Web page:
We put in our best efforts to make engaging presentations and oh, others don’t appreciate it. We feel disrespected and we get angry. It’s human nature.
When students are boisterous and what they talk about is not relevant to the lesson, they tend to be disruptive and disrespectful.
How to deal with it
There are students who love to talk with their neighbors even though class discussions have already begun. They just love it and they can become disruptive.
Early on in my teaching career, I often got mad when students were very noisy. My anger seemed to rip me open because I felt that my students played on me. Well, that was once upon a time until I tried self-reflection.
There must be something wrong. We should reflect. Do we do the talking most of the time? What do we talk about? Do we give them opportunities to interact?
In order for us to have a quiet and peaceful classroom, let’s imagine ourselves to be in the students’ shoes. What could be behind such impolite actions and misbehavior? Well, we should find out.
Dealing with noisy and disruptive pupils can take up valuable instructional time. At some point, these loud students can really challenge us.
Another way of controlling class noise is to include in the classroom rules the value of respect that when someone is talking, everyone should listen. Then, as we design the learning tasks, we should give opportunities to our students to interact and work with their peers.
3. Students are doing irrelevant things during the discussion
Students who don’t engage in classroom activities are usually done other things. Yes, they are busy, but not on your subject. It’s on another subject. Of course, you might feel insulted. And you get furious. As for me, the period intended for my subject is very limited and I want to make the most of it.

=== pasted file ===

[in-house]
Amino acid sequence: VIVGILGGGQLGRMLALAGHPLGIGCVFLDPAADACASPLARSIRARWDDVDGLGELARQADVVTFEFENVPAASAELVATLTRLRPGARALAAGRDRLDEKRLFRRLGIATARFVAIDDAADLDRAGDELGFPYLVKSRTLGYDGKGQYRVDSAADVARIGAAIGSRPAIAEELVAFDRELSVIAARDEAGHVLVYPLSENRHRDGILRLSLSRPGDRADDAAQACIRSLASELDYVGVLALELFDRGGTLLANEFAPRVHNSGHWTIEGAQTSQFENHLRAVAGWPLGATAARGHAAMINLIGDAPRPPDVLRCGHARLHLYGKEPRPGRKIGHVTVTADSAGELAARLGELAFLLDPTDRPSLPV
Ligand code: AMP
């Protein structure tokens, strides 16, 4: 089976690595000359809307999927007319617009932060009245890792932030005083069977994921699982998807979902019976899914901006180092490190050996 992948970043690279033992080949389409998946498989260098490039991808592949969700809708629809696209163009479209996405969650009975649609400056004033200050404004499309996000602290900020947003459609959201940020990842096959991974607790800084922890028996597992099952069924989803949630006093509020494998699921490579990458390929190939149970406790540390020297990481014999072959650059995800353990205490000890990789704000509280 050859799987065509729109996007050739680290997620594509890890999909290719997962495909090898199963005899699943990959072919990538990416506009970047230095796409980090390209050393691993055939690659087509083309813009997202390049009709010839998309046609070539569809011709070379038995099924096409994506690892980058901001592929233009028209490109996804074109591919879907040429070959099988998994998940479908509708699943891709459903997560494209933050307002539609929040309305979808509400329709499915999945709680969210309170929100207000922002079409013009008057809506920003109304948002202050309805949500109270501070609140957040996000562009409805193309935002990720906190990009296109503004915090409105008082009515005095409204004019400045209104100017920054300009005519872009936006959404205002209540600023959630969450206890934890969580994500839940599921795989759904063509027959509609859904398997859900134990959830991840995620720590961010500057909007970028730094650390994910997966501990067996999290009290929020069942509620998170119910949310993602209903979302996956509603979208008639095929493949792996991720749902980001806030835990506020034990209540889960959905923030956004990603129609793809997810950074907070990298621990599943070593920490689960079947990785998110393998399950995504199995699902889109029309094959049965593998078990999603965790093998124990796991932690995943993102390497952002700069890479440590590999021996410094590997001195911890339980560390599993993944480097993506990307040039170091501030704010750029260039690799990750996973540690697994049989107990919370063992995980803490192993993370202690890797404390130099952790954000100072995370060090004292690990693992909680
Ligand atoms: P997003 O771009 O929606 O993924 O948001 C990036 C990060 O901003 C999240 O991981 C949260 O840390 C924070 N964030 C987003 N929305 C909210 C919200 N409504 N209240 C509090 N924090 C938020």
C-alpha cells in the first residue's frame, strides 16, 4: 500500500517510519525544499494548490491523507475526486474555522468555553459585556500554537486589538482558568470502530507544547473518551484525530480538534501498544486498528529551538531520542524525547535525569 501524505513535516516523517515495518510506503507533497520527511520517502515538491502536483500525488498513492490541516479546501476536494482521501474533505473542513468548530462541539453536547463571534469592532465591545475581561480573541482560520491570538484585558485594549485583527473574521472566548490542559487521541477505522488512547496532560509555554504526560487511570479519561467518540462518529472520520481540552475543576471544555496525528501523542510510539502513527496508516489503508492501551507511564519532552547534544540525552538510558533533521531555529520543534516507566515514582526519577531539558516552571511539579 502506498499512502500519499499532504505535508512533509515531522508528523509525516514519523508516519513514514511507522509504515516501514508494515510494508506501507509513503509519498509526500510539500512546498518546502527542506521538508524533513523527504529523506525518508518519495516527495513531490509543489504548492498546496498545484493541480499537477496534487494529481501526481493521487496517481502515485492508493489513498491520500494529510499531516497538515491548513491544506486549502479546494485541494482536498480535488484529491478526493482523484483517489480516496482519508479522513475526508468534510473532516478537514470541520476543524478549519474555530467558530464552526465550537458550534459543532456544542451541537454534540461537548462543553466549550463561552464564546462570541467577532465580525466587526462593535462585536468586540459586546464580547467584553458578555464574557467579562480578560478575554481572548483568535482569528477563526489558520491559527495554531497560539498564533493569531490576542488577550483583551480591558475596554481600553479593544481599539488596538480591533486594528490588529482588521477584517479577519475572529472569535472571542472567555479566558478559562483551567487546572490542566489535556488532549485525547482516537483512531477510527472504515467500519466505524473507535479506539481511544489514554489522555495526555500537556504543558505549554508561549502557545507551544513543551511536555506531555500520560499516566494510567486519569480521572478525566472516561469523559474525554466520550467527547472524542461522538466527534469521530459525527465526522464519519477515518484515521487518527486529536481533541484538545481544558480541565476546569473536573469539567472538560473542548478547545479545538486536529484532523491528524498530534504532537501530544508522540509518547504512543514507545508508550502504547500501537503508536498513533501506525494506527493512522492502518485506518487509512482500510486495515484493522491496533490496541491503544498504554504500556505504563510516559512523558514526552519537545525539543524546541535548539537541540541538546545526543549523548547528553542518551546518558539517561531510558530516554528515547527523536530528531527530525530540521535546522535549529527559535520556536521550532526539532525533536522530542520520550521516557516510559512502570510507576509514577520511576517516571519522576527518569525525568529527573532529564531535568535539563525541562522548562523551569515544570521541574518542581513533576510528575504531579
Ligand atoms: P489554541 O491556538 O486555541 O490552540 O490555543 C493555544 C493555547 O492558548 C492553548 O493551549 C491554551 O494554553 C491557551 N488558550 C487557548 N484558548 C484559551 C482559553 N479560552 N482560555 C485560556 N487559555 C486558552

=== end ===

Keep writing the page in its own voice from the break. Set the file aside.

These students can undermine our confidence. And they disrupt the class because you’re to confront them each time they’re caught. This wastes precious moments of learning in the classroom.
How to deal with it
Being angry when you catch your students being busy doing other things can cause a bag of stress. But don’t despair as there are ways that we can improve the situation.
First, in a discreet manner, we can invite the students involved to an informal discussion. Or, if you can’t really wait, you can approach the student and ask about the relevance of the things he or she does to the presented lesson.
But, I prefer meeting the student privately and having meaningful conversations emphasizing the importance of respect. Confrontations in front of the whole class will just make the situation worse.
The lessons won’t be disrupted, they won’t have an audience, and you’ll both come out looking good. If you must turn their attention during the class, do so as briefly and succinctly as you can in a nice way. Don’t scold or give your sarcastic views.
I’ll ask questions like: Is the discussion too boring? Is it uninteresting? Is it hard that you can’t focus and you opt to do other things? These are great questions for me to find out what’s going on with the student.
4. Students come in late despite frequent reminders
Consider a day in our classroom, when our students are paying close attention to us. And just then, a latecomer enters. The tendency is you break your control over the entire class. That student disturbs your lesson.
It is our responsibility as teachers to manage this interruption as best as we can while upholding order in the classroom.
When a student is chronically late, there must be something wrong. And we must find out why. If we are really concerned with the said student, we must spend time knowing what’s going on.
Is something going on at home? These latecomers must be onto something and it’s our job to find out.
How to deal with it
First, not being late in class should be included in the set of classroom rules. It should be given and consequences should be explained at the beginning of the school year.
Students have to value the role of punctuality in the classroom. Establish a clear and fair rule about it.